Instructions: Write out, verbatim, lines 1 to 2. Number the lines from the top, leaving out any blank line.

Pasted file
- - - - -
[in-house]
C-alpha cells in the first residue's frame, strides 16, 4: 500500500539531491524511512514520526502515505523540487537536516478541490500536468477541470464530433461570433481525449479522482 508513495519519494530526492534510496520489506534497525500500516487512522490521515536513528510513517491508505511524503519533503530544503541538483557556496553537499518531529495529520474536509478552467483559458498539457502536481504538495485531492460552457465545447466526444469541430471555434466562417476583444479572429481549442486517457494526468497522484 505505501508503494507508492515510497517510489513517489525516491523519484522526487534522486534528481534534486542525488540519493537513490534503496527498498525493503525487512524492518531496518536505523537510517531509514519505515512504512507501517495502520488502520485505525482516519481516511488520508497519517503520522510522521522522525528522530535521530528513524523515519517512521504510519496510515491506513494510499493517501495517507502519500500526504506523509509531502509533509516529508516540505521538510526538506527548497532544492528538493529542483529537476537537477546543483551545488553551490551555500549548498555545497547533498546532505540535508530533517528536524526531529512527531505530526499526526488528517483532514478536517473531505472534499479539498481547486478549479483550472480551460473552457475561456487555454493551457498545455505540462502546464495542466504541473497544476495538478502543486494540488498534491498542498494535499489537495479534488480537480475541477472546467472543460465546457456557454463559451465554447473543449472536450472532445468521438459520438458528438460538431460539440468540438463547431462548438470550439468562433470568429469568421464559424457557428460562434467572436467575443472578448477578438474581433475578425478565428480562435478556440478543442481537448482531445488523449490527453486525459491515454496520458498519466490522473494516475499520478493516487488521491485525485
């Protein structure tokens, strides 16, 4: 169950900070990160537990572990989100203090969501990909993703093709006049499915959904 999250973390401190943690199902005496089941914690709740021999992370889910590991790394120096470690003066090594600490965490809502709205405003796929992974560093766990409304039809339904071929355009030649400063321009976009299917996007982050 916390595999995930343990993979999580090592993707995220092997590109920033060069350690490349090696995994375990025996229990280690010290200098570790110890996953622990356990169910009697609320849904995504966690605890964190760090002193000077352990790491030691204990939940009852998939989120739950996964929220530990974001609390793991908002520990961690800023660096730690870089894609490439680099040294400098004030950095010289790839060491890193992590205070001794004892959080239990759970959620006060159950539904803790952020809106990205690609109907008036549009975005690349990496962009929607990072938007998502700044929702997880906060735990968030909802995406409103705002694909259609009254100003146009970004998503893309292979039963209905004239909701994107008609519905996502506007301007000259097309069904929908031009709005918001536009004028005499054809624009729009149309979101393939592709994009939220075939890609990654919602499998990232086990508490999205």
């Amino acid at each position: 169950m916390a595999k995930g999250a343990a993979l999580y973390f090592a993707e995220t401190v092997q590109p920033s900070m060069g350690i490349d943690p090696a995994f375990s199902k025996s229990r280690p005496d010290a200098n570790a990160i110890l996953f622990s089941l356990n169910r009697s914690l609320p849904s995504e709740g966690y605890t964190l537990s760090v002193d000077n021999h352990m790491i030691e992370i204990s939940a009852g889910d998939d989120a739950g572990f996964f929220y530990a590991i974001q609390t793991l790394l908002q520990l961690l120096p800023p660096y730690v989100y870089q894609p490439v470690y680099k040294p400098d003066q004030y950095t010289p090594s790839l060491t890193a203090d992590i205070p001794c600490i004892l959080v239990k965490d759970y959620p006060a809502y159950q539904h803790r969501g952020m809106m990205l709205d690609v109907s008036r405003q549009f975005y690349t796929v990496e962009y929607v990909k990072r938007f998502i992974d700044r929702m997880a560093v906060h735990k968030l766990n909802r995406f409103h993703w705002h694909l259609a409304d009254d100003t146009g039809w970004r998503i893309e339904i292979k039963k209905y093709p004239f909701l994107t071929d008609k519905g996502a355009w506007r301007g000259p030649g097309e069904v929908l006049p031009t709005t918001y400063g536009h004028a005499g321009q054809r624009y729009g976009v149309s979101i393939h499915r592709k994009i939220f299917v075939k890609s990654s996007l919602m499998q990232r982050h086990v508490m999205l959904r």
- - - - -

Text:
[in-house]
C-alpha cells in the first residue's frame, strides 16, 4: 500500500539531491524511512514520526502515505523540487537536516478541490500536468477541470464530433461570433481525449479522482 508513495519519494530526492534510496520489506534497525500500516487512522490521515536513528510513517491508505511524503519533503530544503541538483557556496553537499518531529495529520474536509478552467483559458498539457502536481504538495485531492460552457465545447466526444469541430471555434466562417476583444479572429481549442486517457494526468497522484 505505501508503494507508492515510497517510489513517489525516491523519484522526487534522486534528481534534486542525488540519493537513490534503496527498498525493503525487512524492518531496518536505523537510517531509514519505515512504512507501517495502520488502520485505525482516519481516511488520508497519517503520522510522521522522525528522530535521530528513524523515519517512521504510519496510515491506513494510499493517501495517507502519500500526504506523509509531502509533509516529508516540505521538510526538506527548497532544492528538493529542483529537476537537477546543483551545488553551490551555500549548498555545497547533498546532505540535508530533517528536524526531529512527531505530526499526526488528517483532514478536517473531505472534499479539498481547486478549479483550472480551460473552457475561456487555454493551457498545455505540462502546464495542466504541473497544476495538478502543486494540488498534491498542498494535499489537495479534488480537480475541477472546467472543460465546457456557454463559451465554447473543449472536450472532445468521438459520438458528438460538431460539440468540438463547431462548438470550439468562433470568429469568421464559424457557428460562434467572436467575443472578448477578438474581433475578425478565428480562435478556440478543442481537448482531445488523449490527453486525459491515454496520458498519466490522473494516475499520478493516487488521491485525485